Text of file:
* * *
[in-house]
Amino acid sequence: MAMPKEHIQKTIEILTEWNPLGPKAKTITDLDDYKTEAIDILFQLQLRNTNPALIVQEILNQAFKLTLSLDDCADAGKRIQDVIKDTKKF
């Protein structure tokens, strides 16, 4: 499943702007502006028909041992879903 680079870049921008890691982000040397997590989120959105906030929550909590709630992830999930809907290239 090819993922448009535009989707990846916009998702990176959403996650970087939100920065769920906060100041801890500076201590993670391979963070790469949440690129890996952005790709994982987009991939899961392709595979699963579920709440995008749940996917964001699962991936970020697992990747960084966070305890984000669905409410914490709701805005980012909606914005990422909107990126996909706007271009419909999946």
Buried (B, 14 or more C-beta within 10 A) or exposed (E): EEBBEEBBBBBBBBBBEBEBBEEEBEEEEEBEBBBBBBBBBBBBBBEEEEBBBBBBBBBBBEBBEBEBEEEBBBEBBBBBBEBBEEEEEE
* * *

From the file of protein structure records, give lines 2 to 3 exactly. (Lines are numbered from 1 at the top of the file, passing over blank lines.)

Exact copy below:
Amino acid sequence: MAMPKEHIQKTIEILTEWNPLGPKAKTITDLDDYKTEAIDILFQLQLRNTNPALIVQEILNQAFKLTLSLDDCADAGKRIQDVIKDTKKF
């Protein structure tokens, strides 16, 4: 499943702007502006028909041992879903 680079870049921008890691982000040397997590989120959105906030929550909590709630992830999930809907290239 090819993922448009535009989707990846916009998702990176959403996650970087939100920065769920906060100041801890500076201590993670391979963070790469949440690129890996952005790709994982987009991939899961392709595979699963579920709440995008749940996917964001699962991936970020697992990747960084966070305890984000669905409410914490709701805005980012909606914005990422909107990126996909706007271009419909999946």